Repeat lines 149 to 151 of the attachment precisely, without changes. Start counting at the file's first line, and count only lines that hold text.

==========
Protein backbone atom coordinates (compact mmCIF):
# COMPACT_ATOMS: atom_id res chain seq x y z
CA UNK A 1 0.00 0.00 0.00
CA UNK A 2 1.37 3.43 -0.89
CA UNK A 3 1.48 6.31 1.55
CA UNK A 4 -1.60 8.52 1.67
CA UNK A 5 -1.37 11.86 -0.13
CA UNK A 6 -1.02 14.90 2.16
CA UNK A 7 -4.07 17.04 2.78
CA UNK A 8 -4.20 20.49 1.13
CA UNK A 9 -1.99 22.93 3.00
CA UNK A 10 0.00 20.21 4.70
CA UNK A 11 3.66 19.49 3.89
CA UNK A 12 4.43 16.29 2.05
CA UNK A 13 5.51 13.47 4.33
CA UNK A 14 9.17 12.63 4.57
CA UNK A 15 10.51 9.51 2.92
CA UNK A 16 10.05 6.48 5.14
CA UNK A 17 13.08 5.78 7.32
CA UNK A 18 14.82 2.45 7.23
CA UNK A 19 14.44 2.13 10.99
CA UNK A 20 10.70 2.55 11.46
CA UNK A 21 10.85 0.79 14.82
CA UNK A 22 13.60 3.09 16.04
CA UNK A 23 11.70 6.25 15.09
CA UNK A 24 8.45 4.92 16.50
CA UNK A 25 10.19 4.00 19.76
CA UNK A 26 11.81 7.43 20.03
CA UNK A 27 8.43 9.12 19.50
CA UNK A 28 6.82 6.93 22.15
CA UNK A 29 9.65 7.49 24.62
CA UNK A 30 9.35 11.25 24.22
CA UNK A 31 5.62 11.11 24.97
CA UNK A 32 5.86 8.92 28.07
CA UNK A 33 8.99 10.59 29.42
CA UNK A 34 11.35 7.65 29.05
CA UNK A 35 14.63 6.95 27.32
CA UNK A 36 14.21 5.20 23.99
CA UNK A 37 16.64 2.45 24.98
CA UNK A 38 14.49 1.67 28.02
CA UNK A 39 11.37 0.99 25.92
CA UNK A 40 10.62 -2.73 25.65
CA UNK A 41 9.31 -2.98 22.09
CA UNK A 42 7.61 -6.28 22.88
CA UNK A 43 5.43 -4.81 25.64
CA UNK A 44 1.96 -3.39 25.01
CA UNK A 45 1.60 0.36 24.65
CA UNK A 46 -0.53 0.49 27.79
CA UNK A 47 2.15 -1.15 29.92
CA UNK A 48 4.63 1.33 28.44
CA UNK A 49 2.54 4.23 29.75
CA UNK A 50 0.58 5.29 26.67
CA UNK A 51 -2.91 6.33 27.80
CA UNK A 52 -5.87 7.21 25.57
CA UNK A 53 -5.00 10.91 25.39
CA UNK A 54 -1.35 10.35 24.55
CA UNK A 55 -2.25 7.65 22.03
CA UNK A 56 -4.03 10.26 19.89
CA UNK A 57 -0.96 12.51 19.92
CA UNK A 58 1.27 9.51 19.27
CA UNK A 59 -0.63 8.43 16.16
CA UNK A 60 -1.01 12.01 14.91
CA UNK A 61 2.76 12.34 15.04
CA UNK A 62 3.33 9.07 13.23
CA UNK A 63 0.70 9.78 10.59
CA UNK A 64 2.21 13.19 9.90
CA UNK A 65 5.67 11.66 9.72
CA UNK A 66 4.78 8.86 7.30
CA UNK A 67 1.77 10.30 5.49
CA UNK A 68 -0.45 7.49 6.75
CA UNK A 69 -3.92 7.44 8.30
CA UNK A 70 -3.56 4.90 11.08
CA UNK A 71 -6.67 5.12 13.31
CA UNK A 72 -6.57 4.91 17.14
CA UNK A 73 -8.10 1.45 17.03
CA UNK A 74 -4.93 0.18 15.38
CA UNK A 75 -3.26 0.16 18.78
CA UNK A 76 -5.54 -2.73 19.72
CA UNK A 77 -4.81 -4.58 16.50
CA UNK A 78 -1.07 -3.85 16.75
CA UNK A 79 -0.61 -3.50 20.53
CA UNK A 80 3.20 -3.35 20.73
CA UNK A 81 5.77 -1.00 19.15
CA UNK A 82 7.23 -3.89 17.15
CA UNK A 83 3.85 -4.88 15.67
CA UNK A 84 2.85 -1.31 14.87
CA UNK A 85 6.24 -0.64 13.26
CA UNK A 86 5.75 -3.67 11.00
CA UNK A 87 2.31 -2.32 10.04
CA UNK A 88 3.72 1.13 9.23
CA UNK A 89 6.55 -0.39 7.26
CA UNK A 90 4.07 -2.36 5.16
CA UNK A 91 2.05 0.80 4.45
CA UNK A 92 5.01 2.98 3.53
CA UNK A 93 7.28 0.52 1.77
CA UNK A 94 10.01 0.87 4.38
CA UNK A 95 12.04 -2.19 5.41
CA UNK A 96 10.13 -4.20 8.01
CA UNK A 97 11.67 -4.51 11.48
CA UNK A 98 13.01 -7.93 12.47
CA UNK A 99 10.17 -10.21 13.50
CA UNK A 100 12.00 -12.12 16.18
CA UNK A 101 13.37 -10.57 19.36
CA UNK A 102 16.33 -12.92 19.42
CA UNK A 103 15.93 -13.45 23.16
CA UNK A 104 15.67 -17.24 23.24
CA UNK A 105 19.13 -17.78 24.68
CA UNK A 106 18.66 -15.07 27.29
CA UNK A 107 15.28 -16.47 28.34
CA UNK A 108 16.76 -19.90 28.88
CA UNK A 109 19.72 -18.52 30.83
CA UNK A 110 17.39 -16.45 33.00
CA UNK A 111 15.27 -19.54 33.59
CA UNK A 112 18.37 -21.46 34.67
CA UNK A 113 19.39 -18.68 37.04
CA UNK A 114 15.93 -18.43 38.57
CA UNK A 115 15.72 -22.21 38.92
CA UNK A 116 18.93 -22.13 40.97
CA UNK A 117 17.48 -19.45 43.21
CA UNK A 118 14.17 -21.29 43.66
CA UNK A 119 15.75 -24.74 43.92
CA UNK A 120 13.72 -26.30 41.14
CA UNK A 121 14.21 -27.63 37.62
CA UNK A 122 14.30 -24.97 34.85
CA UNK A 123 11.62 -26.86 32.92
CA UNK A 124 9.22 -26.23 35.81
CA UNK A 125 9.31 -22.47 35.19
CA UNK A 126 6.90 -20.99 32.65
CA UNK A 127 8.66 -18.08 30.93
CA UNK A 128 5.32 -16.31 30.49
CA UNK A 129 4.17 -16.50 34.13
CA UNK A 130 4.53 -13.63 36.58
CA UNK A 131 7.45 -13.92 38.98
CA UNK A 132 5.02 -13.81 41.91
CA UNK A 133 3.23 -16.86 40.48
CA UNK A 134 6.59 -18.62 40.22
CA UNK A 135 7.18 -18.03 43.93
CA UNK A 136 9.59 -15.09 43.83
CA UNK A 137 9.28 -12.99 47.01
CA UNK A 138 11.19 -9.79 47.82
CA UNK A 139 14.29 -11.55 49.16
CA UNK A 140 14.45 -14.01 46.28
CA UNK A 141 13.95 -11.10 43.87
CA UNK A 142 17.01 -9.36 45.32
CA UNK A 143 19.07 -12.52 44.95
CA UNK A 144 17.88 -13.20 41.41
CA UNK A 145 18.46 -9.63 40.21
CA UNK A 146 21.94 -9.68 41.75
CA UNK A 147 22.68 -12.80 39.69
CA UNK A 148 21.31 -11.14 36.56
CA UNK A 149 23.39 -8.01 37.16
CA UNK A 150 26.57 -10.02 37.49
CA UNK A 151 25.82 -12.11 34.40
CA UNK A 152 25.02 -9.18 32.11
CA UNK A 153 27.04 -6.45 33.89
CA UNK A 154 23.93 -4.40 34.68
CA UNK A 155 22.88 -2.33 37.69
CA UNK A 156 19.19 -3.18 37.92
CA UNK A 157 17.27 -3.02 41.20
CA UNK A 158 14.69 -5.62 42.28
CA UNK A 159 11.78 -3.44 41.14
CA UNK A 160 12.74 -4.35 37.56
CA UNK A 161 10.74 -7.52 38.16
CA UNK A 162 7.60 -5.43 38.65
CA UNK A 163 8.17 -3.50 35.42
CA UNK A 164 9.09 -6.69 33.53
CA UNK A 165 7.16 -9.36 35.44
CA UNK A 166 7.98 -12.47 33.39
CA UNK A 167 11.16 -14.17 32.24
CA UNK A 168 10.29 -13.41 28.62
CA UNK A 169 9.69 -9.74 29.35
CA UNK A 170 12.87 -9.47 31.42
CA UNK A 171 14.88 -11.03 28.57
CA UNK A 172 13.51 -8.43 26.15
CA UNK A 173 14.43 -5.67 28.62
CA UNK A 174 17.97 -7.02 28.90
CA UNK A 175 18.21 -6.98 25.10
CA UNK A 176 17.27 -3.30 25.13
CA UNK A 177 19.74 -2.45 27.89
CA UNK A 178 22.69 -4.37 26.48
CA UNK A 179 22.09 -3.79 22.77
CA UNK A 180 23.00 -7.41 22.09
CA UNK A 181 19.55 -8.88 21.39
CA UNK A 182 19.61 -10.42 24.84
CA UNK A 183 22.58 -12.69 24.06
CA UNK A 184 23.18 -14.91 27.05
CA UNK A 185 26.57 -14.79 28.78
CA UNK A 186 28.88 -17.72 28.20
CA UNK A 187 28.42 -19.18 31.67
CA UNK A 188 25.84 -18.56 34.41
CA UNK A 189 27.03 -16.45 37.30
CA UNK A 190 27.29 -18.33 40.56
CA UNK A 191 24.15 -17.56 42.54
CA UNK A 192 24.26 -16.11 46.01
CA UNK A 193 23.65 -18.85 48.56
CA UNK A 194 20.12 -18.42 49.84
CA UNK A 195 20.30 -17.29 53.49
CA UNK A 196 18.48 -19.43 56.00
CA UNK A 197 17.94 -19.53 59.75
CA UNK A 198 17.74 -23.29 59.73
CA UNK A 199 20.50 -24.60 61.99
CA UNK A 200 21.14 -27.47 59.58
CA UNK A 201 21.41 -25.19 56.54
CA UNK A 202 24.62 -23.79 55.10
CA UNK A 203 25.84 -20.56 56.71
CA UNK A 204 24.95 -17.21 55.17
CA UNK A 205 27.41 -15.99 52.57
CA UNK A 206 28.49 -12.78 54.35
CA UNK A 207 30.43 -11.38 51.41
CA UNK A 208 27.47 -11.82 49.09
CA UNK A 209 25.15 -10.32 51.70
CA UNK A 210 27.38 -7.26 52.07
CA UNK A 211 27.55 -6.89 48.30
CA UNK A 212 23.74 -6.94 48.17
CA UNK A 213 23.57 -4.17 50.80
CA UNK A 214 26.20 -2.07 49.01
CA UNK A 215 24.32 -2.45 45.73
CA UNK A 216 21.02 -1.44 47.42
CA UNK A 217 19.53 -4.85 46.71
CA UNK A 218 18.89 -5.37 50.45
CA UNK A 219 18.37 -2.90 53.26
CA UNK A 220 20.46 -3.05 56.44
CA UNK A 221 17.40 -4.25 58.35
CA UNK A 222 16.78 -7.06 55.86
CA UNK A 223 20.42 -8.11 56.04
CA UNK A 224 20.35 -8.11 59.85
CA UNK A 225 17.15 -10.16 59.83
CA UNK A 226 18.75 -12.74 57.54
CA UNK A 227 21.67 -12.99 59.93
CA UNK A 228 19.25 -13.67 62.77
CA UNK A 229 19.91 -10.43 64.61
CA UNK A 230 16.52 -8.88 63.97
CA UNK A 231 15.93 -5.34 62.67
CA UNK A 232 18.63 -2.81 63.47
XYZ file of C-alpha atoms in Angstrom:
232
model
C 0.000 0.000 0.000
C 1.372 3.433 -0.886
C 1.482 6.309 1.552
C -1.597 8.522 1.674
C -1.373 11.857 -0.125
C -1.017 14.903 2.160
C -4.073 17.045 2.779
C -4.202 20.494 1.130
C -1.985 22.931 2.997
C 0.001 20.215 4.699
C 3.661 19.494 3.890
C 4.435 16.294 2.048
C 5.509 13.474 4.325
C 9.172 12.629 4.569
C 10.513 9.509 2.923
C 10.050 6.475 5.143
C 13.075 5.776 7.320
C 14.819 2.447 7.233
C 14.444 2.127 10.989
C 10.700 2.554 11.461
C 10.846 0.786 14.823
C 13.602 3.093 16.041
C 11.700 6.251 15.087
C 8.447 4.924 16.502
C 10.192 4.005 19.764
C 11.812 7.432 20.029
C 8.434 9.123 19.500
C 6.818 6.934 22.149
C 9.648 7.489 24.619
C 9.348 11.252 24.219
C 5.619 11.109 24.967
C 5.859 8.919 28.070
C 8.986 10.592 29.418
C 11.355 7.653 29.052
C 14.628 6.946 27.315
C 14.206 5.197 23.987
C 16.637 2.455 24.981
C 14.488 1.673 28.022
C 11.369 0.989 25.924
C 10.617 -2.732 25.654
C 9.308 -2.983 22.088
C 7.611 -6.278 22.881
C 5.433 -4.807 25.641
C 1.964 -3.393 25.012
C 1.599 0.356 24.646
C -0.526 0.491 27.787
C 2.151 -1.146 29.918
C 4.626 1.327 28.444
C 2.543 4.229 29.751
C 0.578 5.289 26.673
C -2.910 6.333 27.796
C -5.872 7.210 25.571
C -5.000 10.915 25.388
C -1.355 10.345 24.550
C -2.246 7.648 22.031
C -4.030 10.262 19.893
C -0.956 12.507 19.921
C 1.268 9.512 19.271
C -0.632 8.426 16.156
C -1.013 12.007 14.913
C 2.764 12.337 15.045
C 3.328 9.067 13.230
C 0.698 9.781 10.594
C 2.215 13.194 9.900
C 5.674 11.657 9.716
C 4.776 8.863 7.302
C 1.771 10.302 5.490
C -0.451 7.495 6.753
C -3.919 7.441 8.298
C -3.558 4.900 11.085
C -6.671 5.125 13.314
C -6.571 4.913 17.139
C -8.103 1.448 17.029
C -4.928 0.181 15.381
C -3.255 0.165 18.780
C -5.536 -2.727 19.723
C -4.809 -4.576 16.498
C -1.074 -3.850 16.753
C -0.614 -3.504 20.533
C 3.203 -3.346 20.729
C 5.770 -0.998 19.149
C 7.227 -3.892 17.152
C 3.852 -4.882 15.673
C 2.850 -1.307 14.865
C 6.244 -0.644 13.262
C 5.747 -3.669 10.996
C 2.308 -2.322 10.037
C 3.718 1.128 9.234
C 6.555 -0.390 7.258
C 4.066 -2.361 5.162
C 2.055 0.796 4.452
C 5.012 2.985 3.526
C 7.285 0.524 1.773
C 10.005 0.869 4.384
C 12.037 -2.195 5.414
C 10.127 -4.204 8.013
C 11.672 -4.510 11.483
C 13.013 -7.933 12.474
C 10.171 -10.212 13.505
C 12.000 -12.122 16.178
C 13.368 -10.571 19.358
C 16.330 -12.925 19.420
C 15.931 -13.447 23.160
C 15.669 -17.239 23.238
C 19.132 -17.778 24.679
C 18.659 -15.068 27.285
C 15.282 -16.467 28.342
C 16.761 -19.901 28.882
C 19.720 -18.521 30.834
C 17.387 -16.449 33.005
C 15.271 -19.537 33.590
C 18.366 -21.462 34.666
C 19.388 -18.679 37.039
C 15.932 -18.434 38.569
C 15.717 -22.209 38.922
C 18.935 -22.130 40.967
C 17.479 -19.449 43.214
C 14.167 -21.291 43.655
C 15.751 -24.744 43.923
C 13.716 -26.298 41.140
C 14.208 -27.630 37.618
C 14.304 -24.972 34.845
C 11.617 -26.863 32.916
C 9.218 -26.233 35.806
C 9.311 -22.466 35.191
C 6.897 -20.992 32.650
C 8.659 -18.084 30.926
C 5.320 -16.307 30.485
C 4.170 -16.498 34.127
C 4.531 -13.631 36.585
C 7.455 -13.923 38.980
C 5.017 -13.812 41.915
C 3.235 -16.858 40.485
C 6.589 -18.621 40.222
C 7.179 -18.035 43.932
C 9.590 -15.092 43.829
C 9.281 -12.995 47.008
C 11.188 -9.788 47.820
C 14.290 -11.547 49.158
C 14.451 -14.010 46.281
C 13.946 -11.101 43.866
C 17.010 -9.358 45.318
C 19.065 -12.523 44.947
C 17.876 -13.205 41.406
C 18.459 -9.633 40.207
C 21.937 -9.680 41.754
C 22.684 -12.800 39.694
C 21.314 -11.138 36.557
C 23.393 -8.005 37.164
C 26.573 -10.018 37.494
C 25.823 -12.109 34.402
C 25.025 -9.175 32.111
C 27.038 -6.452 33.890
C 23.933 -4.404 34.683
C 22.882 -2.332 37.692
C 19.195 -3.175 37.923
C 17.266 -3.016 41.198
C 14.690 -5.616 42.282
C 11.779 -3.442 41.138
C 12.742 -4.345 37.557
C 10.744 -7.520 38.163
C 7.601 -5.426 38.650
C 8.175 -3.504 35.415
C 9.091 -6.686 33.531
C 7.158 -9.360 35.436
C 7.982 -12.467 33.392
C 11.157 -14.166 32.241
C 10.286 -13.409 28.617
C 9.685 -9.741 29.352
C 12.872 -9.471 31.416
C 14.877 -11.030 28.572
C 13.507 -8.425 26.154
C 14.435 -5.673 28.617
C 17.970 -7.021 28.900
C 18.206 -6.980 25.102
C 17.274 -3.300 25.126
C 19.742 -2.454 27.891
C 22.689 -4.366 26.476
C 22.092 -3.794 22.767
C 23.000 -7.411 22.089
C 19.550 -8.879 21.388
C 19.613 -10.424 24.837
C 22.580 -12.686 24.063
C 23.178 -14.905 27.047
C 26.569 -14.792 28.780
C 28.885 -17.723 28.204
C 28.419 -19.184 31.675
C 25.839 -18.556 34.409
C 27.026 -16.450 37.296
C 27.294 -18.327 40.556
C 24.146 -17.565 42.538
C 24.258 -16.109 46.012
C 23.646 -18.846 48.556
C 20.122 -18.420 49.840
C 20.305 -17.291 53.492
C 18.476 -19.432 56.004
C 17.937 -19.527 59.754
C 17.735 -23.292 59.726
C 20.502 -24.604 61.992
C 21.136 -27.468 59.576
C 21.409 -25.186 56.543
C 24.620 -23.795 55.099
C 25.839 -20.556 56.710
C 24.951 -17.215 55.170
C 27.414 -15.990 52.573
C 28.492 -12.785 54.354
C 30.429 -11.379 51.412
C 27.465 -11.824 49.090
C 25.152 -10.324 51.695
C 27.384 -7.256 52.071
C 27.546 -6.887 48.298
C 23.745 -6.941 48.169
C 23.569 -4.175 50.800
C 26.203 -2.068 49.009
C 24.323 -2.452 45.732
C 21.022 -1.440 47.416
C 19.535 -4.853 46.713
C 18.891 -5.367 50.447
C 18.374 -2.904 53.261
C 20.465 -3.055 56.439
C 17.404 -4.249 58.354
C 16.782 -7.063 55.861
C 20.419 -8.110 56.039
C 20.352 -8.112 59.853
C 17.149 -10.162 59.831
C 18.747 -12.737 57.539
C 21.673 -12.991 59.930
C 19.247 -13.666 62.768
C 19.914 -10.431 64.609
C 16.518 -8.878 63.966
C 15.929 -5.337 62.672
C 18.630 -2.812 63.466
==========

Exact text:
CA UNK A 147 22.68 -12.80 39.69
CA UNK A 148 21.31 -11.14 36.56
CA UNK A 149 23.39 -8.01 37.16